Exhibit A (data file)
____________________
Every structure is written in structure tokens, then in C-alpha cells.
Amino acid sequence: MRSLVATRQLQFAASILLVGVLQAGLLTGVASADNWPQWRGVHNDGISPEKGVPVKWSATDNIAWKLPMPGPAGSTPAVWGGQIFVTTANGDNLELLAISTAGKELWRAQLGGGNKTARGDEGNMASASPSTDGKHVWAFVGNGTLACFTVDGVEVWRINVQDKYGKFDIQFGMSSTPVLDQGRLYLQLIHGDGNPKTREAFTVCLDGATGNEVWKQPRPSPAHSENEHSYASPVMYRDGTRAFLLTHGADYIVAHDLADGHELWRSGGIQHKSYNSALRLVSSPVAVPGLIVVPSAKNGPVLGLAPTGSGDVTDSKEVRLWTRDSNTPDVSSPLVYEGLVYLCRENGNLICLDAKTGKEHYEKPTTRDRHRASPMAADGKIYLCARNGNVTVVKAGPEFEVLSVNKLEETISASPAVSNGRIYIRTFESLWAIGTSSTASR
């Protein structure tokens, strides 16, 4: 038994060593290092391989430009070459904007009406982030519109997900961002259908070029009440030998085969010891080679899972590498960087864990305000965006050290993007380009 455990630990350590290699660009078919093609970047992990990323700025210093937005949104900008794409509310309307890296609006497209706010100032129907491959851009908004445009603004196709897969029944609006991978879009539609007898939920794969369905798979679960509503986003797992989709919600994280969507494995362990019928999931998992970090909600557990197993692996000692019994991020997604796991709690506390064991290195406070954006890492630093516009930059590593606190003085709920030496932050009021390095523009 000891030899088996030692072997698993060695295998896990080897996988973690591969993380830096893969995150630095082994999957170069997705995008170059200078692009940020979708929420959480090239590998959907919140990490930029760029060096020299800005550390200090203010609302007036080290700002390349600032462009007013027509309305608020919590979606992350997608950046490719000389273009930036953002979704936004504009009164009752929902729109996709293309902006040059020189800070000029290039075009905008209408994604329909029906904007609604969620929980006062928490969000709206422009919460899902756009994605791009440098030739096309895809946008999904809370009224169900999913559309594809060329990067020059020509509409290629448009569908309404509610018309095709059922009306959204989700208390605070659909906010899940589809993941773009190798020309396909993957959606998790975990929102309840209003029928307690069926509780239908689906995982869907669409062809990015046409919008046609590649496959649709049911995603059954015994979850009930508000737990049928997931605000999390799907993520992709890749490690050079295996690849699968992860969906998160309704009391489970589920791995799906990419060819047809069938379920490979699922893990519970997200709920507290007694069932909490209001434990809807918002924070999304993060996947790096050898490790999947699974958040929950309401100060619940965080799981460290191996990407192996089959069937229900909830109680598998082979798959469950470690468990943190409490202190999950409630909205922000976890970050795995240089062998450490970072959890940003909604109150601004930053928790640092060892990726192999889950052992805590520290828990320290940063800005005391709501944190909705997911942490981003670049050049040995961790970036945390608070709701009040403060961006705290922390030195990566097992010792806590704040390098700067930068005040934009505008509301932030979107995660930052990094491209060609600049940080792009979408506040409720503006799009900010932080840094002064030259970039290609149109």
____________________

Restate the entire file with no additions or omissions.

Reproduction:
Every structure is written in structure tokens, then in C-alpha cells.
Amino acid sequence: MRSLVATRQLQFAASILLVGVLQAGLLTGVASADNWPQWRGVHNDGISPEKGVPVKWSATDNIAWKLPMPGPAGSTPAVWGGQIFVTTANGDNLELLAISTAGKELWRAQLGGGNKTARGDEGNMASASPSTDGKHVWAFVGNGTLACFTVDGVEVWRINVQDKYGKFDIQFGMSSTPVLDQGRLYLQLIHGDGNPKTREAFTVCLDGATGNEVWKQPRPSPAHSENEHSYASPVMYRDGTRAFLLTHGADYIVAHDLADGHELWRSGGIQHKSYNSALRLVSSPVAVPGLIVVPSAKNGPVLGLAPTGSGDVTDSKEVRLWTRDSNTPDVSSPLVYEGLVYLCRENGNLICLDAKTGKEHYEKPTTRDRHRASPMAADGKIYLCARNGNVTVVKAGPEFEVLSVNKLEETISASPAVSNGRIYIRTFESLWAIGTSSTASR
């Protein structure tokens, strides 16, 4: 038994060593290092391989430009070459904007009406982030519109997900961002259908070029009440030998085969010891080679899972590498960087864990305000965006050290993007380009 455990630990350590290699660009078919093609970047992990990323700025210093937005949104900008794409509310309307890296609006497209706010100032129907491959851009908004445009603004196709897969029944609006991978879009539609007898939920794969369905798979679960509503986003797992989709919600994280969507494995362990019928999931998992970090909600557990197993692996000692019994991020997604796991709690506390064991290195406070954006890492630093516009930059590593606190003085709920030496932050009021390095523009 000891030899088996030692072997698993060695295998896990080897996988973690591969993380830096893969995150630095082994999957170069997705995008170059200078692009940020979708929420959480090239590998959907919140990490930029760029060096020299800005550390200090203010609302007036080290700002390349600032462009007013027509309305608020919590979606992350997608950046490719000389273009930036953002979704936004504009009164009752929902729109996709293309902006040059020189800070000029290039075009905008209408994604329909029906904007609604969620929980006062928490969000709206422009919460899902756009994605791009440098030739096309895809946008999904809370009224169900999913559309594809060329990067020059020509509409290629448009569908309404509610018309095709059922009306959204989700208390605070659909906010899940589809993941773009190798020309396909993957959606998790975990929102309840209003029928307690069926509780239908689906995982869907669409062809990015046409919008046609590649496959649709049911995603059954015994979850009930508000737990049928997931605000999390799907993520992709890749490690050079295996690849699968992860969906998160309704009391489970589920791995799906990419060819047809069938379920490979699922893990519970997200709920507290007694069932909490209001434990809807918002924070999304993060996947790096050898490790999947699974958040929950309401100060619940965080799981460290191996990407192996089959069937229900909830109680598998082979798959469950470690468990943190409490202190999950409630909205922000976890970050795995240089062998450490970072959890940003909604109150601004930053928790640092060892990726192999889950052992805590520290828990320290940063800005005391709501944190909705997911942490981003670049050049040995961790970036945390608070709701009040403060961006705290922390030195990566097992010792806590704040390098700067930068005040934009505008509301932030979107995660930052990094491209060609600049940080792009979408506040409720503006799009900010932080840094002064030259970039290609149109």